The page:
The following is an entry for the CIMSEC & Atlantic Council Fiction Contest on Autonomy and Future War. Winners will be announced 7 November.
By Scott Cheney-Peters
“Sarah,” I intoned gravely. “Stop it.”
Her toddler feet dangled off the front of the pushchair’s foot rest, acting as a drag anchor. I gave the pushchair a trial shove to judge the effect of my words. It moved freely, and we rolled onward through the brisk autumn air of Kensington Gardens.
“I mean, it’s an awful mess,” Paula said. “I don’t see how they’ll be able to find temps to keep things running when both Jenna and Granderson are out on parental leave.”
“They aren’t thinking of using one of the services, are they?” I asked.
“Oh sure, but of course that’s the fear; once the thing’s in place and all learned up why not keep it? Cost a goodly deal less. The fear of Jenna and Granderson anyway, which naturally means they haven’t moved to select their own replacements.”
“Sarah!” The feet again. We came to a halt as she clapped her toddler hands.
“Look! Look! A duck!” she exclaimed, pointing at a pigeon.
“No,” Paula reminded her. It was the thousandth round of Sarah’s game of Pigeon-as-Duck. “That’s a pigeon.”
“Duck!” she shouted again with a wry grin as we moved on. Within minutes the Albert Memorial loomed in front of us. I think it was Paula who told me once the thing was done up in a Gothic style. But to my eyes it would have been at home with the jungles of Southeast Asia. The central steeple, supporting spires, and arched gables all overflowed in ostentatious detail, bringing to mind the stupas I’d glimpsed during my time with the Royal Marines. Paula hadn’t scoffed at the comment, noting the memorial included a small elephant sculpture. It also marked a sharp turn towards the inner heart of the park, a path becoming an annual pilgrimage; a day of remembrance.
“So their department is exploring its options,” Paula added as a postscript. “But it’s going so slowly I wonder if it’ll be worth turning over the HR decisions to one of those…” Paula’s eyes went wide as her voice trailed off with the knowledge she’d stumbled onto treacherous ground. “Things,” she concluded.
My eyes began to well. It was sooner than last year.
Paula stopped and turned to me. “Cyrus, I’m sorry,” she whispered. We were both relieved when Sarah provided a distraction.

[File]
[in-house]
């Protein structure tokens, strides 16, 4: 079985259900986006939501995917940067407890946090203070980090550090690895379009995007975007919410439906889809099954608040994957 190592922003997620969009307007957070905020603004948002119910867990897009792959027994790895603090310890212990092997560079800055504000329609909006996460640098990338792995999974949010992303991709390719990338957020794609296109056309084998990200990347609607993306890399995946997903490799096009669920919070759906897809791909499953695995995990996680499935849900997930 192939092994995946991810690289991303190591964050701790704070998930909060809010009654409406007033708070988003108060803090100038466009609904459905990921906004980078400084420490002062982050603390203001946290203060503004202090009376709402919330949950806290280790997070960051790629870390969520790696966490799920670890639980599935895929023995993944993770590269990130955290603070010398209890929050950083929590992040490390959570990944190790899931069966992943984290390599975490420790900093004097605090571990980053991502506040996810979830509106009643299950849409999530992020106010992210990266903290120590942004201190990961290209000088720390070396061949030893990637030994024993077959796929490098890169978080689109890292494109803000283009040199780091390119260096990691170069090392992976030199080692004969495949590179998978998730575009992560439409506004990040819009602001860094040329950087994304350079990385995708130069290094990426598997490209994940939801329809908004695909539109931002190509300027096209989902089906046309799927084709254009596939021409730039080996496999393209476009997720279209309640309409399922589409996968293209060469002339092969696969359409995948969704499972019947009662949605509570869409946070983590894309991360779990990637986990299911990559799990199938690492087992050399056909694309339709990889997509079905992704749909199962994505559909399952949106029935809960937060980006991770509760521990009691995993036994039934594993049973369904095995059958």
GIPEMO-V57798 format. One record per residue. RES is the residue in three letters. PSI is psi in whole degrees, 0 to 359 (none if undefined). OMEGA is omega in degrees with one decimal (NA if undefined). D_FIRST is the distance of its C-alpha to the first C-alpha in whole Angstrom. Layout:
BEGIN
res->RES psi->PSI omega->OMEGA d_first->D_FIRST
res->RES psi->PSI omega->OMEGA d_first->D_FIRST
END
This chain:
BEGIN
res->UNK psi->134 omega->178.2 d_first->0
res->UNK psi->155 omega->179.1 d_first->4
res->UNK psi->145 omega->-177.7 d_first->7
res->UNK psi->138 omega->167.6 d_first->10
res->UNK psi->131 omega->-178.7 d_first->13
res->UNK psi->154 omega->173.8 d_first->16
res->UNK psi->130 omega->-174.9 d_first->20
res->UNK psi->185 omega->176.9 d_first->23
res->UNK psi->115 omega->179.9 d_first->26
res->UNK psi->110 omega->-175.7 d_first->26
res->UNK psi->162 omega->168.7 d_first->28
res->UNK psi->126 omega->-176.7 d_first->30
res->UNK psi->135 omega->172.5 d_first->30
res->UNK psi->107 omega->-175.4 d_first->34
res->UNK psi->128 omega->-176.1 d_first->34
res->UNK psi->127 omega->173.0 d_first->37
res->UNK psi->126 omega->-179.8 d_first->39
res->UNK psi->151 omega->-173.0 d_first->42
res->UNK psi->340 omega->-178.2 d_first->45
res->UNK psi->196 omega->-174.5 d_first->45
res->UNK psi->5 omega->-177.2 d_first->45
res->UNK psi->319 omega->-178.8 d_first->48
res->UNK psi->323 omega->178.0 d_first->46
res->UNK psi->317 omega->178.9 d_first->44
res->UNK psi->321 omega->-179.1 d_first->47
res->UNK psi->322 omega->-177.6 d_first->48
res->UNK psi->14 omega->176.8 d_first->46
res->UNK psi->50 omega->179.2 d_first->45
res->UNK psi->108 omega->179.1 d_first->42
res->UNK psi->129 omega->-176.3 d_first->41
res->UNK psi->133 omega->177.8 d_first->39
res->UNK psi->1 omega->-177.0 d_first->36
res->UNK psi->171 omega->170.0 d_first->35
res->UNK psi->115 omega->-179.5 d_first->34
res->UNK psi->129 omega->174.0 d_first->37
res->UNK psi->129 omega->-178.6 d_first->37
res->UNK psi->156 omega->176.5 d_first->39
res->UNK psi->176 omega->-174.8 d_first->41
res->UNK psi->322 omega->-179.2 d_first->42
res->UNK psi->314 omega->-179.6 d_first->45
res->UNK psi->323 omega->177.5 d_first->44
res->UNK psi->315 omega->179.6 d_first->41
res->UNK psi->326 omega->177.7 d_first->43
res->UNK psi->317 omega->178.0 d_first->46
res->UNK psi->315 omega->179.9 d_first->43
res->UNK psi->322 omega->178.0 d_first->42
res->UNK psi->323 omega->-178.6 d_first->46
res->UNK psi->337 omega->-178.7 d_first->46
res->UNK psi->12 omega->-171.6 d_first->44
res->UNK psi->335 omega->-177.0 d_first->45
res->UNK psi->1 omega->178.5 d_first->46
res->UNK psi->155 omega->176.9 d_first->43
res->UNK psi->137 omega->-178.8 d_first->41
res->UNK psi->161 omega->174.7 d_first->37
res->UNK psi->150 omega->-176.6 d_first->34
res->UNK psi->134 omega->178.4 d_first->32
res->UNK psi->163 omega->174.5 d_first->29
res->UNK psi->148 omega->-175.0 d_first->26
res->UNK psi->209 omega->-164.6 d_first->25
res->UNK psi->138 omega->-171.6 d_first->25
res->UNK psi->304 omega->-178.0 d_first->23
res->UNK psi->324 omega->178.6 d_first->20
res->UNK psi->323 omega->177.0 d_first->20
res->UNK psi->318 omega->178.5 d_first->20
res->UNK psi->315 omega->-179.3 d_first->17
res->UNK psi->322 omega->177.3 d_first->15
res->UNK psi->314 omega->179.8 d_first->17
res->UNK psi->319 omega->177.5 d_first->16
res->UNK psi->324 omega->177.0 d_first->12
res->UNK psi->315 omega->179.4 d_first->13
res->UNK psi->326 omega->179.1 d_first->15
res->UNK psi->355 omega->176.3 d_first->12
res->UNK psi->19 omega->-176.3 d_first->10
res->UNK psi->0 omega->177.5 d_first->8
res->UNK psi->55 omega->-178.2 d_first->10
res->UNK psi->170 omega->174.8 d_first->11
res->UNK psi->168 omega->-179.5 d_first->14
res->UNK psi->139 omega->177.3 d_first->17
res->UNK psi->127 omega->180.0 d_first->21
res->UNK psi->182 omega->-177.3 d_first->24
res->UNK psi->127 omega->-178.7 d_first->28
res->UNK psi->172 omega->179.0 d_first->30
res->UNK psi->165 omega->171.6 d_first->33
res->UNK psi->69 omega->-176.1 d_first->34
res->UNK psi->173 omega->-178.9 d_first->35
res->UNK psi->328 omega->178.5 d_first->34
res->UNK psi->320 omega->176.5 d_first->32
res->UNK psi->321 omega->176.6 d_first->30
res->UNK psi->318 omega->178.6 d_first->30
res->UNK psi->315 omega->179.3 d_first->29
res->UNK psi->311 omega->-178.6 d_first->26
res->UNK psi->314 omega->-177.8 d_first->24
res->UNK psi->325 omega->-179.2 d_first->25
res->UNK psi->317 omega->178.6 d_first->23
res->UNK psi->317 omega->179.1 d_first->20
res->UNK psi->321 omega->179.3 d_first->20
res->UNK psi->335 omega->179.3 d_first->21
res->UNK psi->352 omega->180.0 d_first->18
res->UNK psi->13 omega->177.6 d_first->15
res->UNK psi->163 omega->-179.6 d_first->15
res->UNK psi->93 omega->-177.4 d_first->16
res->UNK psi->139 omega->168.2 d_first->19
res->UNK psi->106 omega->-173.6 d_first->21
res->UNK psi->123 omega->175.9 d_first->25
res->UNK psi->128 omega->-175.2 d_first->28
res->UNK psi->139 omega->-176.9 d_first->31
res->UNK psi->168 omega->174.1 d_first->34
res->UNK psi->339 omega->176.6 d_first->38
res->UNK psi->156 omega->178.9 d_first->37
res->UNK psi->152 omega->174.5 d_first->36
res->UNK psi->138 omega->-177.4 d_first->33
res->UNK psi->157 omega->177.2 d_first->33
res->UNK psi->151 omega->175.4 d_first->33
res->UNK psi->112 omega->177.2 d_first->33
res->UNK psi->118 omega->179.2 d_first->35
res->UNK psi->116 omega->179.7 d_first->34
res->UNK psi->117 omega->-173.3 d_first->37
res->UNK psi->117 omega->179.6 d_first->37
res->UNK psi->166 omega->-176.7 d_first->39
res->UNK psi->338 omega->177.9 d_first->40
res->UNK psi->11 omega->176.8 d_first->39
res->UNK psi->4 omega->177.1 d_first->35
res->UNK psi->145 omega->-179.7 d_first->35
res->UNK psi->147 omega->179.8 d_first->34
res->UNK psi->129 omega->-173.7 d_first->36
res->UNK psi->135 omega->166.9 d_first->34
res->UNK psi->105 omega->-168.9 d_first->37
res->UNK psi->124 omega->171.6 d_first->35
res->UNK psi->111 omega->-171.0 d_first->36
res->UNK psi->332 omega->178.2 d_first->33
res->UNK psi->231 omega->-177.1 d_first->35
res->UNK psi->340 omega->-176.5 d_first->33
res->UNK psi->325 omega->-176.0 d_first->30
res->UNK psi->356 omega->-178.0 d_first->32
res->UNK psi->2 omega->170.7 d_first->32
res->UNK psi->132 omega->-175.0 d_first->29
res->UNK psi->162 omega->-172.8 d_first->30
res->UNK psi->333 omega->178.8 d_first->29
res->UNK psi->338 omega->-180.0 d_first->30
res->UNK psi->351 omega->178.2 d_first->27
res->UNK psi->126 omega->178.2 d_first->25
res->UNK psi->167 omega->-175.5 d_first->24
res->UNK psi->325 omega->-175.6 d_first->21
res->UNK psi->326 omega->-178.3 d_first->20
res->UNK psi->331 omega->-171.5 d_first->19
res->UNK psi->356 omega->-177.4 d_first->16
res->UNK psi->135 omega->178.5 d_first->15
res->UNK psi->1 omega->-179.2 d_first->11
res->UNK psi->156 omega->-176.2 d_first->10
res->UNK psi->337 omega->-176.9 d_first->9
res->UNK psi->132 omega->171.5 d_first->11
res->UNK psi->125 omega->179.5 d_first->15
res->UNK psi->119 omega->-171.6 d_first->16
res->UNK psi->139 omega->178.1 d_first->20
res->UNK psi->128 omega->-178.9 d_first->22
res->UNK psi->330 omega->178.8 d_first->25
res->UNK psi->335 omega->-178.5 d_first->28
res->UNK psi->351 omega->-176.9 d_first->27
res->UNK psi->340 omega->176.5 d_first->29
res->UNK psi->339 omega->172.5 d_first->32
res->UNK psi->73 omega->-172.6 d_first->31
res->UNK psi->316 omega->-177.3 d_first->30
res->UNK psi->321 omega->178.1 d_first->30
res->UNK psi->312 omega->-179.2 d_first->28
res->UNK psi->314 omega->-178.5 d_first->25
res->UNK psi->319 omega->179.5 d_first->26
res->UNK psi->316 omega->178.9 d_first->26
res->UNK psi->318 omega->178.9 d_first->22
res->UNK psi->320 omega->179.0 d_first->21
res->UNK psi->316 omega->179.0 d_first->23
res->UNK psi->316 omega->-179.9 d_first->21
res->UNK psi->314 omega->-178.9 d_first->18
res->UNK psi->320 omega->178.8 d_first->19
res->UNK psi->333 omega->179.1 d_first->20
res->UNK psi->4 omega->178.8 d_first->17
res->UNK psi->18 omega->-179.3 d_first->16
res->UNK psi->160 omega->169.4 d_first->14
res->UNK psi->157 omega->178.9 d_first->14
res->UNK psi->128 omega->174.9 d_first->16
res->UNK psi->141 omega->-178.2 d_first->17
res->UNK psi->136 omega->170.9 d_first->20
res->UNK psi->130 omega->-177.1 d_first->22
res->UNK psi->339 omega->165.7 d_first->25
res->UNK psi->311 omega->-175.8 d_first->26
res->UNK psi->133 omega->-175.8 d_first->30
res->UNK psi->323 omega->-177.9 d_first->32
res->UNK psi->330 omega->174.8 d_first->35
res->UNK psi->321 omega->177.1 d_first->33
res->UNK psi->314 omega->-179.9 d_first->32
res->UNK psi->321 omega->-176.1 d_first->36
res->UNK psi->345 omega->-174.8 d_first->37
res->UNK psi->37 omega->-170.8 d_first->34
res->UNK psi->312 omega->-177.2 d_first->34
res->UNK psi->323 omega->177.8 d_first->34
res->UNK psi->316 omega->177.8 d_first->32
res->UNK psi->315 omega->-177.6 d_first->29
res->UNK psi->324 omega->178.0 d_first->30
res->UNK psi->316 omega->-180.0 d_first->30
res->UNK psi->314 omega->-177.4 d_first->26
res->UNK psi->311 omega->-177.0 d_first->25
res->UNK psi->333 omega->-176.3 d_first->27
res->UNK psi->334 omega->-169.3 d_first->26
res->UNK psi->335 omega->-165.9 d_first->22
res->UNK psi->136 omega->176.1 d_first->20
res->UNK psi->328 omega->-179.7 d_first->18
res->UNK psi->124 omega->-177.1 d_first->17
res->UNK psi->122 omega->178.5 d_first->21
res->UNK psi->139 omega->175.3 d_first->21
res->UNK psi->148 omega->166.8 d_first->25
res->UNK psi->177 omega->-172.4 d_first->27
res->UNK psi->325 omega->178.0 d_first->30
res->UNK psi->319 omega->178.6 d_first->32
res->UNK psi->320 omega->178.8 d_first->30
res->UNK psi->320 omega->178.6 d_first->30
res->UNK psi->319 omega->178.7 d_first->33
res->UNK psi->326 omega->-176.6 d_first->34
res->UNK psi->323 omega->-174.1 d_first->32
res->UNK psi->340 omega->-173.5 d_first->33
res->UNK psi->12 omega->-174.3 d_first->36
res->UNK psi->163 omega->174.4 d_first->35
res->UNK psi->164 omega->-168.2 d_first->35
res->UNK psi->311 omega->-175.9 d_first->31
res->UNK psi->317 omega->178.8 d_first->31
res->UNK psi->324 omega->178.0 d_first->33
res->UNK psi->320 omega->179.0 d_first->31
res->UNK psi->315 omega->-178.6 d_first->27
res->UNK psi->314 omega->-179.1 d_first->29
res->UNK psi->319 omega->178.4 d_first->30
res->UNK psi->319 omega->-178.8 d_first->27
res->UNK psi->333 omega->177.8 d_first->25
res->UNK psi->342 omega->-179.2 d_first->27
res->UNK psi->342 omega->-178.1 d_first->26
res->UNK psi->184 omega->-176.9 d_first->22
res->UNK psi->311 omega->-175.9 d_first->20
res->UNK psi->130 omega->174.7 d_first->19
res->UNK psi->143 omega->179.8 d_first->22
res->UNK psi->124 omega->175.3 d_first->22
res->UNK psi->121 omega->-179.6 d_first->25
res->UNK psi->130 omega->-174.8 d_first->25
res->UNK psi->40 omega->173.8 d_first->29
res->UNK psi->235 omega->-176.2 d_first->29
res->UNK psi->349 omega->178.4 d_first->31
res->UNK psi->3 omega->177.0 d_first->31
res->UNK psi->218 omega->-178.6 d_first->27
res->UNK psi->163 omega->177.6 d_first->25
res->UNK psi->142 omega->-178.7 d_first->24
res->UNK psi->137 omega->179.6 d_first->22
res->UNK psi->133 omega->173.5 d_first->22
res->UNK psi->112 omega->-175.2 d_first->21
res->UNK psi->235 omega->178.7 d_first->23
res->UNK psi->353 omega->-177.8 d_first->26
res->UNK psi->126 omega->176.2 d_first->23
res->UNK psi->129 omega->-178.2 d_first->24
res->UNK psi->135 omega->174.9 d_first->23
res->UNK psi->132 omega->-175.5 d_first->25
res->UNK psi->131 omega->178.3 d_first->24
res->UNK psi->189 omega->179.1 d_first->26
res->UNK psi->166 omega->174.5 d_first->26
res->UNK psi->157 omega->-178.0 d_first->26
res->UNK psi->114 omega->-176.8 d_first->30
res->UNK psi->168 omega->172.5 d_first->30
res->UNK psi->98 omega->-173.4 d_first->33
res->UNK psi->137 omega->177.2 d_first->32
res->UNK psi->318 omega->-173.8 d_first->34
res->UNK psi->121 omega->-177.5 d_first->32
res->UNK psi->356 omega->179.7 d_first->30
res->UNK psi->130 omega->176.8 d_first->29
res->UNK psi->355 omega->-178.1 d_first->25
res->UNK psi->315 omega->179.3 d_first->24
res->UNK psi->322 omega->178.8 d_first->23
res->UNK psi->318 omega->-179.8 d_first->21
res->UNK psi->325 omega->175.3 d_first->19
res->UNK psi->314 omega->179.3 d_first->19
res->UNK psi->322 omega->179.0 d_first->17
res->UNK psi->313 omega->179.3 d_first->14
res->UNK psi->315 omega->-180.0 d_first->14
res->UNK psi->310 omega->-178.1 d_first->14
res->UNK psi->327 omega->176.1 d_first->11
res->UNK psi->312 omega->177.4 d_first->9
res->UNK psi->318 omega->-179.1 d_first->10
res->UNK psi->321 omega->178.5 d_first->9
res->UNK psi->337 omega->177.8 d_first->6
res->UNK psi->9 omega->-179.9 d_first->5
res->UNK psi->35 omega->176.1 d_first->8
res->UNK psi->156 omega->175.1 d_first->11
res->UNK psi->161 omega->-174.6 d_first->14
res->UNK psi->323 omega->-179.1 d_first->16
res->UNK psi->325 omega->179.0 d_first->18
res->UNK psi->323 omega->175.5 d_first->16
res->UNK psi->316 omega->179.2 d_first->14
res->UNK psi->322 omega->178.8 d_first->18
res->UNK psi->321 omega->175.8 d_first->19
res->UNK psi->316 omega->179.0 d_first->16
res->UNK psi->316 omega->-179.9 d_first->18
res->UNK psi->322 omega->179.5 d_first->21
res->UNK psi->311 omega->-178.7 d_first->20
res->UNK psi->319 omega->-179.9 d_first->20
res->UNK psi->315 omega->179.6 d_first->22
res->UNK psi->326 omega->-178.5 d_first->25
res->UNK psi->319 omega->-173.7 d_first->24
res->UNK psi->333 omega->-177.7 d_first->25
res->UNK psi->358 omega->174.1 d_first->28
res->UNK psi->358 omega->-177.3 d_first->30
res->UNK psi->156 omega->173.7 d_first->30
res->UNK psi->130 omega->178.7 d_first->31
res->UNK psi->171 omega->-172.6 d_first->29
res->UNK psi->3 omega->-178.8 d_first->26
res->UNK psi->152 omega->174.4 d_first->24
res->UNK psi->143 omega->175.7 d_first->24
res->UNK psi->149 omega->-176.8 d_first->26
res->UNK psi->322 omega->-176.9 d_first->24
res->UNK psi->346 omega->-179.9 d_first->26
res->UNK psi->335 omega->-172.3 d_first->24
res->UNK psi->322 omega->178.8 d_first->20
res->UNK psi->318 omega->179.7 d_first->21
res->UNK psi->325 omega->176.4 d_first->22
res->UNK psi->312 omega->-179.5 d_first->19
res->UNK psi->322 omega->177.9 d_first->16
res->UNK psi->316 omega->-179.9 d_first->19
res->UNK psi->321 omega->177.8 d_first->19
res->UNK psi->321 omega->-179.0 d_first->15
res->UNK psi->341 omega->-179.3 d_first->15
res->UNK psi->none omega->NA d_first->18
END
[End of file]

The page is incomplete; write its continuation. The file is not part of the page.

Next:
“Look!” she jabbed the air. “Look! A horsey!”
“No, Sarah.” I sniffled and smiled. “That’s a police dog. Remember? It’s not real.” I took a deep breath and pushed off again. Leaning towards Paula I said “It’s okay. I really appreciate you’re coming with…please tell me if it’s awkward.” Before Paula could respond however we saw something fly up in front of us. A shoe.
“Do not take your shoes off, lass,” I hissed in staccato, mustering as many notes of stern father as I could. Last month we discovered their absence only after returning from a trip to the grocer’s. These were a new pair.
“Cyrus…” Paula nodded towards the dog. It had stopped its patrol and stood motionless. I felt an involuntary shudder travel from head to toe. The large, four-legged creature was the size of a Saint Bernard and painted gunmetal grey except for the faux uniform of a Metropolitan Police officer and a squad car’s neon blue-and-yellow checkered stripe running horizontally along its midsection. Paula, an account manager in her firm’s design department, said it testified to a muddled mind, leaving unresolved whether the thing should embody creature or machine, blend in or stand out.
Most thought them a curiosity, and liked that they kept the parks clear of animal droppings. I thought they were an abomination. But most didn’t have my history. For now it was motionless and appeared to be watching us, but of course, one could never tell. In the place where a living dog’s head would be was its Citizen Interaction Panel, covering an array of hidden sensors. On the face of the panel I caught a faint reflection of our family grouping.
“Hi, sorry, just dealing with the little one,” I offered, inclining my head towards Sarah as I handed her back her shoe. She started playing with the Velcro strap. That’s when I noticed the other shoe hanging precariously on her toes. A strong kick sent it flying.
“Sarah!” I yelled as Paula dove for the wayward discard.
“Good morning,” a startlingly upbeat voice emanated from the dog. “I would like to remind you that littering is a breach of Royal Parks Regulations and carries a financial penalty.” It sauntered towards us.